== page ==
Fraser: (Laughs) Right we didn’t realize that one was also a planet. So the ancient astronomers knew, as far back in history as you can image, people could see these bright objects moving in the sky. They knew from night to night that these things were changing their positions; they knew something was going on.

Pamela: They called these objects “The little wanderers”; the word planets actually means “wondering objects”. What they noticed that stood out so much was that the planets seemed to move relative to the background stars which appeared to be fixed into the celestial sphere. They kept trying to figure out what was going on. For a while Venus and Mercury were two separate objects, one in the morning and one in the evening. They tried to figure out how to configure the solar system and even without understanding they did come up with special words for special positions in the sky for these different objects. They were very careful to notice and try to draw conclusions from things like Mars appearing to move backwards against the stars.

Fraser: So what was their explanation for why the planets moved in the sky?

Pamela: Well for the most part their explanation was, depending on when you look back in history, gods, glass spheres and things more and less illogical between those two extremes.

Fraser: In many cases they gave them the names of the gods, they had the chariots carrying them across the sky or various gods…

Pamela: Turtles

Fraser: (Laughs) Turtles? All the way down? Those turtles? That was the part was really interesting to me is that they used to think that Venus was two separate objects. You mentioned that sometimes you would see it in the morning and sometimes you’d see it at night.

Pamela: With the outer planets like Mars, Jupiter and Saturn you can watch them over time as they get closer and closer to the sun and then come out the other side. They move in predictable ways and because of this gradual motion relative to the background stars it was easy to see that this was continually the same object. With Venus and Mercury they would have these elliptical paths through the sky or snake-like paths through the sky as they got watched night after night. Because their period is so short it was hard to recognize that the morning star was becoming the evening star throughout the orbits. It was just two different snakes showing their path through the heavens.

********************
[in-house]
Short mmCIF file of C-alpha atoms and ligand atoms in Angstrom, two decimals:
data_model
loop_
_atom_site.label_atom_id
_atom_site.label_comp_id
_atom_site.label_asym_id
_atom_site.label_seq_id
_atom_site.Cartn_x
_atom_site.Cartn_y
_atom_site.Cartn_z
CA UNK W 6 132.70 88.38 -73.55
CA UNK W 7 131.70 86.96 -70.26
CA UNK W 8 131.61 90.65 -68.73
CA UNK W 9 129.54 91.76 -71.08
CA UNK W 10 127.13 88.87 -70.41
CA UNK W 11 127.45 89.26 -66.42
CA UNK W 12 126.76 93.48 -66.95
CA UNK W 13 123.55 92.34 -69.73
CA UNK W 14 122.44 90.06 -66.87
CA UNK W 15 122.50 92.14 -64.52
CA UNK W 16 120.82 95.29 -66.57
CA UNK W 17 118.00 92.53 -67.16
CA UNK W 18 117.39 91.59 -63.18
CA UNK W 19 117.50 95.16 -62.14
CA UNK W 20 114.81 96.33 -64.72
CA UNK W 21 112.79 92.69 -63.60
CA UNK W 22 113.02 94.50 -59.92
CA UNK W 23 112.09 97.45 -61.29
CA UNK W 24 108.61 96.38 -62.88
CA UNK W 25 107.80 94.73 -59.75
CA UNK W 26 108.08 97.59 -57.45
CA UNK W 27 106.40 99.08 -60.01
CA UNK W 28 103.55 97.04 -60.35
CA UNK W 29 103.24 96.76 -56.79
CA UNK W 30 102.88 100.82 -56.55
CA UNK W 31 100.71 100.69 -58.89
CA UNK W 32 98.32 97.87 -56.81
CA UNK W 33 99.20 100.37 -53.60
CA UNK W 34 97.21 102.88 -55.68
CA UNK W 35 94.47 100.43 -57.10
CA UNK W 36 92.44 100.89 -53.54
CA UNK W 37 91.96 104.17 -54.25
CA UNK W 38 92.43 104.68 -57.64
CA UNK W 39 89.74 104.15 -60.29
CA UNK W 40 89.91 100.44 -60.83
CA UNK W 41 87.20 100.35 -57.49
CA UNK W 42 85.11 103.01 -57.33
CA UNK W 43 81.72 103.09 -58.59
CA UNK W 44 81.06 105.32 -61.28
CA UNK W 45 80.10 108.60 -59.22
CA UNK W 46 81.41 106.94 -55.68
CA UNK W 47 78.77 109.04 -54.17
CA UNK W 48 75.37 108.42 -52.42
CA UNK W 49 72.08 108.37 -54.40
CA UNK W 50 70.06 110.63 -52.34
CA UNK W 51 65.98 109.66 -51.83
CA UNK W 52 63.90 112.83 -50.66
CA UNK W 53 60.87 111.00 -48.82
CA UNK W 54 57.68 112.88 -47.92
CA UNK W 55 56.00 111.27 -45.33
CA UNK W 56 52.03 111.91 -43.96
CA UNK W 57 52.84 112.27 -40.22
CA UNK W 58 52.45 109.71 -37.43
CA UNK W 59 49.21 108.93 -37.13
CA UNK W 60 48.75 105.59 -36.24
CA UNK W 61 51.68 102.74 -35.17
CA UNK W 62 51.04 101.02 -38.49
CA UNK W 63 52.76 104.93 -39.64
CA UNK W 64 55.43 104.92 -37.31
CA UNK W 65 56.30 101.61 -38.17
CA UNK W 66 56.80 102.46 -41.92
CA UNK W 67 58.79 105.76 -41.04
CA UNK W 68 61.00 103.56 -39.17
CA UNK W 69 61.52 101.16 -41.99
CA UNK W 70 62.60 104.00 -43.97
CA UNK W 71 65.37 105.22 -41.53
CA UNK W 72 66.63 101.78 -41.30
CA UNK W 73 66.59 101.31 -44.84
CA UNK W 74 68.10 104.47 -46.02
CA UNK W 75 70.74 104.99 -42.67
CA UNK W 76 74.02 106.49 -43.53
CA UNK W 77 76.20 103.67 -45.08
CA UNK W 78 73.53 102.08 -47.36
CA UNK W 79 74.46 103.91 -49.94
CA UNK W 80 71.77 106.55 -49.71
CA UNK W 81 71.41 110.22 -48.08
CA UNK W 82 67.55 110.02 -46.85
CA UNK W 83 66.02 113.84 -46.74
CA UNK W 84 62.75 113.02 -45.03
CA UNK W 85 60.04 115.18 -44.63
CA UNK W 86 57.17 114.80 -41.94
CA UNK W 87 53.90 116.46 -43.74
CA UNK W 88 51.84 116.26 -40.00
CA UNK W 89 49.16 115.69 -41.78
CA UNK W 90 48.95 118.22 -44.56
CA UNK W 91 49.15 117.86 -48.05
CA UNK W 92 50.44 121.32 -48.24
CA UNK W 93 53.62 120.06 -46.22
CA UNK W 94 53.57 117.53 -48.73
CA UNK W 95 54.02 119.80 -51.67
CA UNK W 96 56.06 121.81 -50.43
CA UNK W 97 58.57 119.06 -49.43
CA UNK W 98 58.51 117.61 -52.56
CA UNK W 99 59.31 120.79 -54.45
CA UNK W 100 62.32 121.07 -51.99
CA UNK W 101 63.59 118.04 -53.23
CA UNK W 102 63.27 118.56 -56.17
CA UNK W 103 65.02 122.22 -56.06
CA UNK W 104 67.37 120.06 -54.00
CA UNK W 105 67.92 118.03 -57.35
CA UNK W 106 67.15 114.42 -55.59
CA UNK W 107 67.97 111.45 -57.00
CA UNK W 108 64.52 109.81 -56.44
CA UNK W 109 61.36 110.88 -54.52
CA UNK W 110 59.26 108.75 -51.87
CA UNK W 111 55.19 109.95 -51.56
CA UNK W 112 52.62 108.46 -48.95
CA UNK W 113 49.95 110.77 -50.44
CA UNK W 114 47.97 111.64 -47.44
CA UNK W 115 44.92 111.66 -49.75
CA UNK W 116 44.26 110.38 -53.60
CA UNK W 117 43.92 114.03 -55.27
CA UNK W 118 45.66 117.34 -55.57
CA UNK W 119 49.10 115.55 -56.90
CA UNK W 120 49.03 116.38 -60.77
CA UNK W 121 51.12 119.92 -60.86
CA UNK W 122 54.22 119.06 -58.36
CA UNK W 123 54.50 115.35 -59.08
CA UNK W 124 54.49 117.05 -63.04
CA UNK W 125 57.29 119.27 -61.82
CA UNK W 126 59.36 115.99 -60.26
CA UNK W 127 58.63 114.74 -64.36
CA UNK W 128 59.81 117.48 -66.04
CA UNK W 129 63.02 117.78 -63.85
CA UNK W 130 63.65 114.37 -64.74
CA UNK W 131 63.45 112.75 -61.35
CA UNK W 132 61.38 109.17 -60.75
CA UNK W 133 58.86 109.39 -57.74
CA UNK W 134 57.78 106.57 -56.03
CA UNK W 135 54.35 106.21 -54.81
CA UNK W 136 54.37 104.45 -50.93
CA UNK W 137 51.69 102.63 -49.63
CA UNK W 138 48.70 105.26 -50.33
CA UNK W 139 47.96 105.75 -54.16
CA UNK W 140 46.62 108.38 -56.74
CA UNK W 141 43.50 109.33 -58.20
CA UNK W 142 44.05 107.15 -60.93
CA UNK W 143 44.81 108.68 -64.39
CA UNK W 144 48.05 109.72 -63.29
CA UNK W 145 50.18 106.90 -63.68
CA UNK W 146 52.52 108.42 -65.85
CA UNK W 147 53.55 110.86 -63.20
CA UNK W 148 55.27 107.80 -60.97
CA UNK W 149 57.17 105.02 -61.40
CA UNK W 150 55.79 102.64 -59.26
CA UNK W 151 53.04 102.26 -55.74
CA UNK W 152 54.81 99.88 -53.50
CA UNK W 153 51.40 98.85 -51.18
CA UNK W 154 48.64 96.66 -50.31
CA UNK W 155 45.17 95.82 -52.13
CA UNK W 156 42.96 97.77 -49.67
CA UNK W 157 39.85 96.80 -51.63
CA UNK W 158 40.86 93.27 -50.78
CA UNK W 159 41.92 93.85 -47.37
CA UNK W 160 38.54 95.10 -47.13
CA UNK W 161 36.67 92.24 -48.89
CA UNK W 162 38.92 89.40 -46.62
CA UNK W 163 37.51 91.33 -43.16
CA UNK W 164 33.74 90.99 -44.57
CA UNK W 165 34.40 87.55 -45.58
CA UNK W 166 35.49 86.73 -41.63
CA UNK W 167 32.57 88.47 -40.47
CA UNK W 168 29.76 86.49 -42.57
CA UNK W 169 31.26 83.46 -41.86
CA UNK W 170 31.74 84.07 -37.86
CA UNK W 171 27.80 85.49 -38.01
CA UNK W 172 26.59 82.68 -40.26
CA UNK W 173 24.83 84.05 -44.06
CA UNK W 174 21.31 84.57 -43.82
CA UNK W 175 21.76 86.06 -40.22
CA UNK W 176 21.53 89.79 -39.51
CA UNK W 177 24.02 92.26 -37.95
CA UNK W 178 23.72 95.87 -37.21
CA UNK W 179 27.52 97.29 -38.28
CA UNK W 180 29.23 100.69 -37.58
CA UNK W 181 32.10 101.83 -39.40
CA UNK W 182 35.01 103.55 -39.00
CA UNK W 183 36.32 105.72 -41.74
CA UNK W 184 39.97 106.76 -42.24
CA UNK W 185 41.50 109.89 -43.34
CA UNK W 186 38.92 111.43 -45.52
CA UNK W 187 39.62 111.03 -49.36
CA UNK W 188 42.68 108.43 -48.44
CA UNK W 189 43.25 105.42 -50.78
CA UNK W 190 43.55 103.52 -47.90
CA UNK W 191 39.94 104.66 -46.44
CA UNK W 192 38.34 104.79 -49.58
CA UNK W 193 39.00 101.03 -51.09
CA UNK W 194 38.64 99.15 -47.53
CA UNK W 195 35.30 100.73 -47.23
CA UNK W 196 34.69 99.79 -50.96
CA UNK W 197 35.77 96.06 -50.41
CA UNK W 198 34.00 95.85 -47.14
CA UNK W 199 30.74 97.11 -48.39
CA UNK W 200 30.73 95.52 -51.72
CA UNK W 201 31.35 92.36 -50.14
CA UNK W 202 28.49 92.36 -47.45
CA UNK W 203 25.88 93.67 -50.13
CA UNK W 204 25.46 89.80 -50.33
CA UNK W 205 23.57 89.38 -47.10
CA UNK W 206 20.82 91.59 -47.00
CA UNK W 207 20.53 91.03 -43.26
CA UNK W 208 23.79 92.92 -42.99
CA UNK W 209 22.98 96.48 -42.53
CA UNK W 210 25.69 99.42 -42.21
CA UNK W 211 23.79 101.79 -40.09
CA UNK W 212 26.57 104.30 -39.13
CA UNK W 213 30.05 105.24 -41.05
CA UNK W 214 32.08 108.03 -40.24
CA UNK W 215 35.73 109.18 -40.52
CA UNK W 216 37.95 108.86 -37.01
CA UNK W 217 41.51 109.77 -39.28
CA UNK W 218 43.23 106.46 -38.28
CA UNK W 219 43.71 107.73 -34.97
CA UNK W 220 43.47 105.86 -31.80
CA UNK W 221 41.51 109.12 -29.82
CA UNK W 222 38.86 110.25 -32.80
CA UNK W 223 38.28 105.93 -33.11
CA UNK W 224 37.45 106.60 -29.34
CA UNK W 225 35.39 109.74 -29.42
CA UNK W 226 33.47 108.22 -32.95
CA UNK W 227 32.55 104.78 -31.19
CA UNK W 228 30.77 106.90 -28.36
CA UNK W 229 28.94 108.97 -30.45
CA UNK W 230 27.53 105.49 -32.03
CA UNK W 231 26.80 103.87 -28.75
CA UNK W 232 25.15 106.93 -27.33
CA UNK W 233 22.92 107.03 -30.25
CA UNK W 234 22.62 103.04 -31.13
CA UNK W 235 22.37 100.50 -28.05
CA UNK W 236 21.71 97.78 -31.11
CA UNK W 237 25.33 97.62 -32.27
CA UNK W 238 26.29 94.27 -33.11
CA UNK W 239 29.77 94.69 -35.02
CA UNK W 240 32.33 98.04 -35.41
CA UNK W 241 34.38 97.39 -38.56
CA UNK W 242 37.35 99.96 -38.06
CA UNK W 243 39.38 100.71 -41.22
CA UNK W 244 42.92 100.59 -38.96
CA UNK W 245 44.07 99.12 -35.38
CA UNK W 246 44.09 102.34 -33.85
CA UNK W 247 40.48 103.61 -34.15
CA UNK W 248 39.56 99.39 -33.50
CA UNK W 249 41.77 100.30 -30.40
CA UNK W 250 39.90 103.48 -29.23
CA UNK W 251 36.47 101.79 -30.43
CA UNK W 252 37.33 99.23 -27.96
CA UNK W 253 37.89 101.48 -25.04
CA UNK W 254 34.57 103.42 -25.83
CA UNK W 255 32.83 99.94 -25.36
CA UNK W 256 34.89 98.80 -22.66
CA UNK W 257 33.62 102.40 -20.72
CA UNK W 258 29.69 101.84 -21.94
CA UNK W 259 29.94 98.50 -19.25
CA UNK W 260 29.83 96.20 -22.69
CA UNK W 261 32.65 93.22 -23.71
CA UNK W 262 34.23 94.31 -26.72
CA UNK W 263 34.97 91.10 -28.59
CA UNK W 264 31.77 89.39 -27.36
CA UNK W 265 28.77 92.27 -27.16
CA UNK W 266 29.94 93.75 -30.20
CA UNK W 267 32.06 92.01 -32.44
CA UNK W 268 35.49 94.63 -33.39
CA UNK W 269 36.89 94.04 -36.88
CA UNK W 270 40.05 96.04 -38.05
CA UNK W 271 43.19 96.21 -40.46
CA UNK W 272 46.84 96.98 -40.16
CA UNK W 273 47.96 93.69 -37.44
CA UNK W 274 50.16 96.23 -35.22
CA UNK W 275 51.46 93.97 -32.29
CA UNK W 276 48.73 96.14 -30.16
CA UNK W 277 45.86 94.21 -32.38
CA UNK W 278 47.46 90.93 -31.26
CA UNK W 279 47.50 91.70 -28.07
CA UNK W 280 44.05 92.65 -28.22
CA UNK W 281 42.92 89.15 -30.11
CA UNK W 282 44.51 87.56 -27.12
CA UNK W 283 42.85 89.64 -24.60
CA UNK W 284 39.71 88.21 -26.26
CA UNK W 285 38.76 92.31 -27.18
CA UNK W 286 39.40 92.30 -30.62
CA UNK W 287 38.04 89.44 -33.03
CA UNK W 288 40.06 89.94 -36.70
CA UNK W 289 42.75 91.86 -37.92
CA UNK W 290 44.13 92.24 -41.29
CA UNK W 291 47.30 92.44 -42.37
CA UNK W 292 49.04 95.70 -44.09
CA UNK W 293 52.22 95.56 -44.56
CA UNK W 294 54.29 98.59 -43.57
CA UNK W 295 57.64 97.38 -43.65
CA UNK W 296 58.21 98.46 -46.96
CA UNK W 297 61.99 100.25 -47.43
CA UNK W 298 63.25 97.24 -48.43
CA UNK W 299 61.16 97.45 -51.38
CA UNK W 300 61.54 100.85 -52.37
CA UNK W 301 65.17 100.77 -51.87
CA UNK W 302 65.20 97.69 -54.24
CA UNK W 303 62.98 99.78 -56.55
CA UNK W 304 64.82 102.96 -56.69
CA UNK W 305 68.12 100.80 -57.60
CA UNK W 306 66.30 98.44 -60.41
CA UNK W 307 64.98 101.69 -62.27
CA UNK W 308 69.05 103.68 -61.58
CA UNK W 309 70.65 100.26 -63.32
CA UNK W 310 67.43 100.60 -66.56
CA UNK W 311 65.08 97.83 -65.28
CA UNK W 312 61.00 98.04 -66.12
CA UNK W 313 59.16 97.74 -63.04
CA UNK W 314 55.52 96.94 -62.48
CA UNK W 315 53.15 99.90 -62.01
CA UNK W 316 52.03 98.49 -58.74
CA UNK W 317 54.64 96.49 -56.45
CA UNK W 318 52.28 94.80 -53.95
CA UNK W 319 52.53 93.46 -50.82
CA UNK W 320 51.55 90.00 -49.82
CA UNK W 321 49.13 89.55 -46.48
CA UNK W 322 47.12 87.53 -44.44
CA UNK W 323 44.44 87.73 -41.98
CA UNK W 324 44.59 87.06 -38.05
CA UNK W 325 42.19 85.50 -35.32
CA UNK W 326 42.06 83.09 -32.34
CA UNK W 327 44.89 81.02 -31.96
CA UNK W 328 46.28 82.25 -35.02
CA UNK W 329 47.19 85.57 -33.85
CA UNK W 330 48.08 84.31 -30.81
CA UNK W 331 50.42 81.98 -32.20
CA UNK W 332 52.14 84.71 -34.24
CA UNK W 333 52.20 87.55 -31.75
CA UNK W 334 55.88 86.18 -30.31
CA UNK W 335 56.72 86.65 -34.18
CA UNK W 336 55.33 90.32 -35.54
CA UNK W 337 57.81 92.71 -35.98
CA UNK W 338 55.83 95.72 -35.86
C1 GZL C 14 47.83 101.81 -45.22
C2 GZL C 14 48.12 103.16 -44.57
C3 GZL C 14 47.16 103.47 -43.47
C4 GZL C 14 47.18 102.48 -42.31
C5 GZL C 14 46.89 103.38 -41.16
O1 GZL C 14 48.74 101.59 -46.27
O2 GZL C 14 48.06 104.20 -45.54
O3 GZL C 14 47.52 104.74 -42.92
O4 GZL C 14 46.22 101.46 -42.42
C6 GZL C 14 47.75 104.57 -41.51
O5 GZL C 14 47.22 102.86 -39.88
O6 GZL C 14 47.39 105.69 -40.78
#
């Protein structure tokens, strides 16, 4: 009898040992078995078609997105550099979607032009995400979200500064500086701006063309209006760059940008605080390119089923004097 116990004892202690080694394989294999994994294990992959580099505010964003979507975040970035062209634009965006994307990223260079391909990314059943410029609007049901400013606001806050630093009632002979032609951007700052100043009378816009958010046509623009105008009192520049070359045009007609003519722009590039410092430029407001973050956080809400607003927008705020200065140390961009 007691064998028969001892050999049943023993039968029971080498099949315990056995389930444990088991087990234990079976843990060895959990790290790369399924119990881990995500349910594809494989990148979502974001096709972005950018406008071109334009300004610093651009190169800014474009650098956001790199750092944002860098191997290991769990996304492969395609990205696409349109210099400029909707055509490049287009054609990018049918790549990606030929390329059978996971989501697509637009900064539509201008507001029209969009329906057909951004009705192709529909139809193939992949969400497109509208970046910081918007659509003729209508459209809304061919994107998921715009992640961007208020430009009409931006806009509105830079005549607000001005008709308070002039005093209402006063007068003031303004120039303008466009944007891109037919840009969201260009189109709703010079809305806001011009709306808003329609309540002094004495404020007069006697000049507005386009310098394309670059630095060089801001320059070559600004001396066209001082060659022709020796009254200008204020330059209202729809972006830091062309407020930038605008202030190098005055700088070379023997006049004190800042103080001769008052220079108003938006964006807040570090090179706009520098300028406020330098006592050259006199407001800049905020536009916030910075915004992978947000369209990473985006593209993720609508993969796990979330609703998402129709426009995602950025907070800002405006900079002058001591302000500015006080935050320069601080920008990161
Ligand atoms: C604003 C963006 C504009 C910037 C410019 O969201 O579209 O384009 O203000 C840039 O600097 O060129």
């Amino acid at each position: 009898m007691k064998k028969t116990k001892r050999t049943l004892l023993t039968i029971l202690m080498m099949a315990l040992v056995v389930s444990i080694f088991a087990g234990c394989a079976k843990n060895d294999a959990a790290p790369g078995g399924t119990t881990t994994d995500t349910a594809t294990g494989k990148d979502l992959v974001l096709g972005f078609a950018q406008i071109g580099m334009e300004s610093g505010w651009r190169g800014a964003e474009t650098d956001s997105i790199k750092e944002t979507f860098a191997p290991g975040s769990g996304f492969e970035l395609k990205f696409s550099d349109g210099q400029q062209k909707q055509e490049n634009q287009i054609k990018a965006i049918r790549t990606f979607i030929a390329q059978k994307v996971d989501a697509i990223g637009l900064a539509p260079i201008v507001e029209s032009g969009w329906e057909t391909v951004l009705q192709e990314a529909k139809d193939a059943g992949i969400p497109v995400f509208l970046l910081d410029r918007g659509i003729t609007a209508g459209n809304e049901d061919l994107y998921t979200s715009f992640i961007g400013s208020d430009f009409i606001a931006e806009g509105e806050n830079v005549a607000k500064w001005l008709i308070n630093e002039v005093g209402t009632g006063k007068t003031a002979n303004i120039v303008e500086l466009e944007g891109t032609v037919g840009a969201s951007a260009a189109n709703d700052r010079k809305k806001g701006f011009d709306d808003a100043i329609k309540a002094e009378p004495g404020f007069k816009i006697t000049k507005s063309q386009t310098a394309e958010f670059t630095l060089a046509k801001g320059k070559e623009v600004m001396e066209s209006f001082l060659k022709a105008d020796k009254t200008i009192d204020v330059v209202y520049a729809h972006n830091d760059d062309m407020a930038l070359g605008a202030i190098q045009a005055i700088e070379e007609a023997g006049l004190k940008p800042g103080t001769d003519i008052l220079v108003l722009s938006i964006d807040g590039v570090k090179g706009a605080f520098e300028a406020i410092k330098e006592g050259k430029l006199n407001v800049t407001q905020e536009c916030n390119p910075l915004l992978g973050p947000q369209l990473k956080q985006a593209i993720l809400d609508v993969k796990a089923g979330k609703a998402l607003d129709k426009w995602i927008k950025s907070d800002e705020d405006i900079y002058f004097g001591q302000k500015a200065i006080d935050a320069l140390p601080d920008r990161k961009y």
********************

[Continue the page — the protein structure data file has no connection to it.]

Fraser: But they are never at the same time. It’s like Superman and Clark Kent.

Pamela: Exactly.

Fraser: You mentioned that they came up with their names. What are some of the names that they came up with?

Pamela: Well for instance you have, as you already teased, retrograde motion. Normally we talk about planets moving in prograde motion, this is where they appear to move in the same direction that the stars generally move. They come up in the east and move slowly towards the west and everything was creeping in the same direction. Occasionally as our orbit catches up and passes one of the outer planets, this difference in motion between the catching-up and the going-past will cause those outer planets to suddenly move backwards, to appear to move west to east relative to the background stars. What’s kind of fun is to grab an astrologer what is physically happening when Mercury is in retrograde. They don’t necessarily understand this physical motion and that it is just an appearance, not that Mercury stopped and reversed its actual direction in orbit. This is just an allusion of things moving past one another.